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The London To Sydney Marathon
The idea for the London to Sydney Marathon came about over a lunch between Sir Max Aitken, chairman of Beaverbrook Newspapers, and Tommy Sopwith, racing driver. From the initial idea things moved quickly and an overland route from London to Bombay, shipment of the competitors to Fremantle in Australia on the P&O liner Chusan, and a tough route across Australia to the finish in Sydney - a total of 10,000 miles - was soon devised. After a huge publicity build-up the London to Sydney Marathon started from London's Crystal Palace, where massive crowds turned out to witness the start of the adventure. The BMC cars were seen off by Lord Stokes and were very much the pre-event favourites. Overland to Bombay passed without incident for most of the crews, but when they arrived in India huge crowds turned out everywhere to witness their passing. Paddy Hopkirk recalls, "it was like driving through a sea of people - all immaculately dressed in their best white robes. "You had to swerve the car to get them to pull back, and sometimes you couldn't get out of the car to service it - while of course people would also pinch bits off the cars." The sea voyage on the Chusan was apparently memorable for the wonderful food and great parties. The London to Sydney Marathon was a great success and started a short-lived fashion for very long rallies, but none of the subsequent events matched the toughness and drama of the original event which came to be known as "The Long Drive".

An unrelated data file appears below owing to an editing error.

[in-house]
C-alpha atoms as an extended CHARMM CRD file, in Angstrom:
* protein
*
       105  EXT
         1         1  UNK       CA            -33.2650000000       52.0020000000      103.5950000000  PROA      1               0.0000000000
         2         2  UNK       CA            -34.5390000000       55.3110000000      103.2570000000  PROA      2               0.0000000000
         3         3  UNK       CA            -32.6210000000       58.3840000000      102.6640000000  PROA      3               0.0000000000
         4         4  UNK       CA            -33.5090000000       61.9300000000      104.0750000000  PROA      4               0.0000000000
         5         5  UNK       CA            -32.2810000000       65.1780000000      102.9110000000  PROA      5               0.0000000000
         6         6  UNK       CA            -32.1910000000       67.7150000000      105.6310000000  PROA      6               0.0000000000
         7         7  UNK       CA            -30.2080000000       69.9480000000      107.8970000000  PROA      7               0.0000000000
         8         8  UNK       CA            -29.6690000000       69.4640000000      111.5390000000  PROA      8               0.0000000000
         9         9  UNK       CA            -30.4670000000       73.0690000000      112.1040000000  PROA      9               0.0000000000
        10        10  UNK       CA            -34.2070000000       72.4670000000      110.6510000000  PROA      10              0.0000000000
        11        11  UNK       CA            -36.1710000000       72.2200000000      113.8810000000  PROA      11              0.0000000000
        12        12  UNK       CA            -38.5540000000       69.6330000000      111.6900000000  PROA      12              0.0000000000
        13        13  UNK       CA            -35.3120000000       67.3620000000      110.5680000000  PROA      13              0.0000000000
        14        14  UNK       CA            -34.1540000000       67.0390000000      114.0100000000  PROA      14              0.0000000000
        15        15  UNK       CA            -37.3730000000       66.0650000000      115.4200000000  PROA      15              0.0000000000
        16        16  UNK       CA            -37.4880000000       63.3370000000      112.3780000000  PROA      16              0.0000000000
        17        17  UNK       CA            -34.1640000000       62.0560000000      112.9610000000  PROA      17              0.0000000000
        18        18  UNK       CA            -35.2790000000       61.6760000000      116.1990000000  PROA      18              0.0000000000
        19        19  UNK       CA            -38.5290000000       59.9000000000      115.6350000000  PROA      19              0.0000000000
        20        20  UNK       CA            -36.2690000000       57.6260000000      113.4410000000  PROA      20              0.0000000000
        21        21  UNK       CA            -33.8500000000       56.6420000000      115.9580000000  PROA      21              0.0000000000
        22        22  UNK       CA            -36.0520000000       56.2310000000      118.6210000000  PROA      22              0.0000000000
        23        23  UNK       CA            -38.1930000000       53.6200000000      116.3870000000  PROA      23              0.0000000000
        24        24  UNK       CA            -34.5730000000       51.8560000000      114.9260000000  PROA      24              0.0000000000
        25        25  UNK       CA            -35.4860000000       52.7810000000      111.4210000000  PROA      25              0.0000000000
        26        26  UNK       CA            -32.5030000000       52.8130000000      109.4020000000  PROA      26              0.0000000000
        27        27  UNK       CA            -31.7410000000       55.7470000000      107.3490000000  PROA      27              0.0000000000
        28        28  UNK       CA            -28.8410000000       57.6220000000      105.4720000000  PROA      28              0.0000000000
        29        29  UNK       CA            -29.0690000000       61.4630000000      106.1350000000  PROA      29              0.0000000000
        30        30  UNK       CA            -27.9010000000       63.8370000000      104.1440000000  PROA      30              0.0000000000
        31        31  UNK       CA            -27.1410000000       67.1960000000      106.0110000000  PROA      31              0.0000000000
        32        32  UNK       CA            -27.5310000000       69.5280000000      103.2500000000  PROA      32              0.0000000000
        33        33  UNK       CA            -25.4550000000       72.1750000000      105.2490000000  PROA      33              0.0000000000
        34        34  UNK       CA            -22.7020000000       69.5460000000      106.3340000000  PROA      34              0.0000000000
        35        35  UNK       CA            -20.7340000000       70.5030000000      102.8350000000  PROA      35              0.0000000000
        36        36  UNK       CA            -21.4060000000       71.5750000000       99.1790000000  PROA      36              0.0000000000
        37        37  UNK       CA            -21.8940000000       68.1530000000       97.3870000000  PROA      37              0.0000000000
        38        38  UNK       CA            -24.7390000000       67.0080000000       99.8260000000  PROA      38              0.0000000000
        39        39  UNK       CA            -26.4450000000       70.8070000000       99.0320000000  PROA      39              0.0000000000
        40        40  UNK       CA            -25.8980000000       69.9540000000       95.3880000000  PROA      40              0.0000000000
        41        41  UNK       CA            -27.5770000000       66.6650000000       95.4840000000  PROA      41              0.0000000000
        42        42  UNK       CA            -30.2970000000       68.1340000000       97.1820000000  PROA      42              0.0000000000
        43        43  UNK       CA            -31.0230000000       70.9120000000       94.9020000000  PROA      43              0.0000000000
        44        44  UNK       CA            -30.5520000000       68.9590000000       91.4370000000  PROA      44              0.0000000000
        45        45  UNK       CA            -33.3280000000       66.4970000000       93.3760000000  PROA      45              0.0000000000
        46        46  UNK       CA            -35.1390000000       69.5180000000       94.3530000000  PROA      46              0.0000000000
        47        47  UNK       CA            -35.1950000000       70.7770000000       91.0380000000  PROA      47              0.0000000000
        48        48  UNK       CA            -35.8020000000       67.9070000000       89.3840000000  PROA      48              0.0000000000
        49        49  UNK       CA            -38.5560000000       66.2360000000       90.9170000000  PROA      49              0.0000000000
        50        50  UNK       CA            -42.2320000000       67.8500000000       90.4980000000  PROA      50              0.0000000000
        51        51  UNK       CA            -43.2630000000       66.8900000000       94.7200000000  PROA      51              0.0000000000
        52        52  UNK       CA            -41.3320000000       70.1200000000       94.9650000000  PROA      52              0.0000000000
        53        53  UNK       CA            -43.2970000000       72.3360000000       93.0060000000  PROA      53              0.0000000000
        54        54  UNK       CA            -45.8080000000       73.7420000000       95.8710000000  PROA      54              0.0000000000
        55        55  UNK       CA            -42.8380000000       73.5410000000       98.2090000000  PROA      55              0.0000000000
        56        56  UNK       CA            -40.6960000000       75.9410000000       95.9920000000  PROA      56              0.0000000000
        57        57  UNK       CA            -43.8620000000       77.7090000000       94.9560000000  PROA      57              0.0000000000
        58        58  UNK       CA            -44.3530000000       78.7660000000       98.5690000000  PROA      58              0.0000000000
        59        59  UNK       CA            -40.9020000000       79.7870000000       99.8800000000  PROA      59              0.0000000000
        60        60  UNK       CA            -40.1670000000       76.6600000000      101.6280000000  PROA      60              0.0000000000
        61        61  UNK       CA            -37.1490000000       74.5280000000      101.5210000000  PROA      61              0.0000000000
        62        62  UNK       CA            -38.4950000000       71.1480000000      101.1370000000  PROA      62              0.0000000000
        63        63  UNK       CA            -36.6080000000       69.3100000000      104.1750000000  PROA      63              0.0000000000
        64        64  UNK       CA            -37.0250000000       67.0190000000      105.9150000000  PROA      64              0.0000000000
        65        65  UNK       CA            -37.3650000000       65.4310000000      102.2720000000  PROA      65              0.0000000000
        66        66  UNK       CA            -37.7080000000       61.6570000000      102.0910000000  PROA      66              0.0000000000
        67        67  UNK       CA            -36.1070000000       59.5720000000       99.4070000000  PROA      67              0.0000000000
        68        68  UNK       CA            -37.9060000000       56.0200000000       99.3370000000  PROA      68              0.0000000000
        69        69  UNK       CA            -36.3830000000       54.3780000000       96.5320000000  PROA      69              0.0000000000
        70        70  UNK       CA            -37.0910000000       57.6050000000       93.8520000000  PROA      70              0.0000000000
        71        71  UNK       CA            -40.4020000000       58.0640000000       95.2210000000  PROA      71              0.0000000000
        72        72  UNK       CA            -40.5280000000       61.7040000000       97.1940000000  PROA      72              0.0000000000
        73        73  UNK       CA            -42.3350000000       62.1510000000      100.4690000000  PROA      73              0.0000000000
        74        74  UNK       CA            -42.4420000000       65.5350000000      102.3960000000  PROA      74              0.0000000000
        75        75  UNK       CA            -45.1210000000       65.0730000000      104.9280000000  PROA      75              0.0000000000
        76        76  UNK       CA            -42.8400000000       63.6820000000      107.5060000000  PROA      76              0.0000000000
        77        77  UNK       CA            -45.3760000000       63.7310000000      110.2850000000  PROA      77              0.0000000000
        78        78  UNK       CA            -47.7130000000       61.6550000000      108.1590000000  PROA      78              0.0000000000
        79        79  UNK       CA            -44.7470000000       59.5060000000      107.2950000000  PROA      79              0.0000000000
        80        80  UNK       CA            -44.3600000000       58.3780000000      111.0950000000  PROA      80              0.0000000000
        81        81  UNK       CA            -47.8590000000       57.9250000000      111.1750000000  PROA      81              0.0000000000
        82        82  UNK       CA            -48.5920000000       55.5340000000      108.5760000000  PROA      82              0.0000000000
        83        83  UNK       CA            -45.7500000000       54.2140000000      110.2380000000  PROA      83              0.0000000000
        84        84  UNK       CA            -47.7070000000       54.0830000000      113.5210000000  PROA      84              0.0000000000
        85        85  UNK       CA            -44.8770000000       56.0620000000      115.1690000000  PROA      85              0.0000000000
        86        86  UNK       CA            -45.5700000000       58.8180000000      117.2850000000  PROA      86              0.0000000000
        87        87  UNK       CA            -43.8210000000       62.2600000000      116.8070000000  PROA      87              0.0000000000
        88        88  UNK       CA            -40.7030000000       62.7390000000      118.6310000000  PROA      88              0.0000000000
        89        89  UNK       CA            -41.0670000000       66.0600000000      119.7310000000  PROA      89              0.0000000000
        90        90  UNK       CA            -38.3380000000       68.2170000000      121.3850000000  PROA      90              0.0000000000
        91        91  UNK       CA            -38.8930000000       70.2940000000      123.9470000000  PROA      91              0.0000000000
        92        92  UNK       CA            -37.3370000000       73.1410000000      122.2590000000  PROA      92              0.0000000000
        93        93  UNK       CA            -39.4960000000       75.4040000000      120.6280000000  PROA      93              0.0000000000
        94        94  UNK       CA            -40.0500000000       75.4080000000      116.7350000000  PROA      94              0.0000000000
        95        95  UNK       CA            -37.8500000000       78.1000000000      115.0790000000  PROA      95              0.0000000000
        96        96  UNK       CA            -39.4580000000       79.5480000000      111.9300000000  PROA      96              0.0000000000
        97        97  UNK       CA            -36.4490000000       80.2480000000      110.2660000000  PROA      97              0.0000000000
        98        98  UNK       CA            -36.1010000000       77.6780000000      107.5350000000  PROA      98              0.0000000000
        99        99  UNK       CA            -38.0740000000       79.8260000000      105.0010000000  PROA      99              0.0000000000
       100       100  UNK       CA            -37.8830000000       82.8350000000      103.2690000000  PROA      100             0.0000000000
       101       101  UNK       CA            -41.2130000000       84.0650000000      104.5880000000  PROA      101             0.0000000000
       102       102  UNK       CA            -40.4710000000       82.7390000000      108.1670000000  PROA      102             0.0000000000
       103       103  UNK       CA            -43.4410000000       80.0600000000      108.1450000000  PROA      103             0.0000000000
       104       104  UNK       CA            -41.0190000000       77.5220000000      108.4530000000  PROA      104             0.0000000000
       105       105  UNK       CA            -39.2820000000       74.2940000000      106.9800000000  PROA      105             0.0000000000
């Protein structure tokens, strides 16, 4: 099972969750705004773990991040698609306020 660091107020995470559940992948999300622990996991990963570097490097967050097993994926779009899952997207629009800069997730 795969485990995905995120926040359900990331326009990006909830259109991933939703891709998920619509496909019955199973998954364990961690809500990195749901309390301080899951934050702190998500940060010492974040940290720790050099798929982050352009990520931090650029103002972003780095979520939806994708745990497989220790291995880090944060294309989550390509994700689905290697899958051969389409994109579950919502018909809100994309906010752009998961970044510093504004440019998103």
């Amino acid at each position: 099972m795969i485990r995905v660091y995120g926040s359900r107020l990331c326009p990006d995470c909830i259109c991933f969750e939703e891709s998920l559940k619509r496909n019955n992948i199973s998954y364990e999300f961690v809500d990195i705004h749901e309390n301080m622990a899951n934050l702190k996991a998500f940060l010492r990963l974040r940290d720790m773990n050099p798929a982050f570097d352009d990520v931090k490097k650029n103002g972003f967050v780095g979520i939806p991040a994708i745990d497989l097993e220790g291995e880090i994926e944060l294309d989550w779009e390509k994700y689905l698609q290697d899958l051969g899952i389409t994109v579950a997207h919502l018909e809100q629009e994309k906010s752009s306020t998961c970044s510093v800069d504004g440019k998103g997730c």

The complete article from which the above was extracted may be found at http://www.ireland.com/newspaper/motors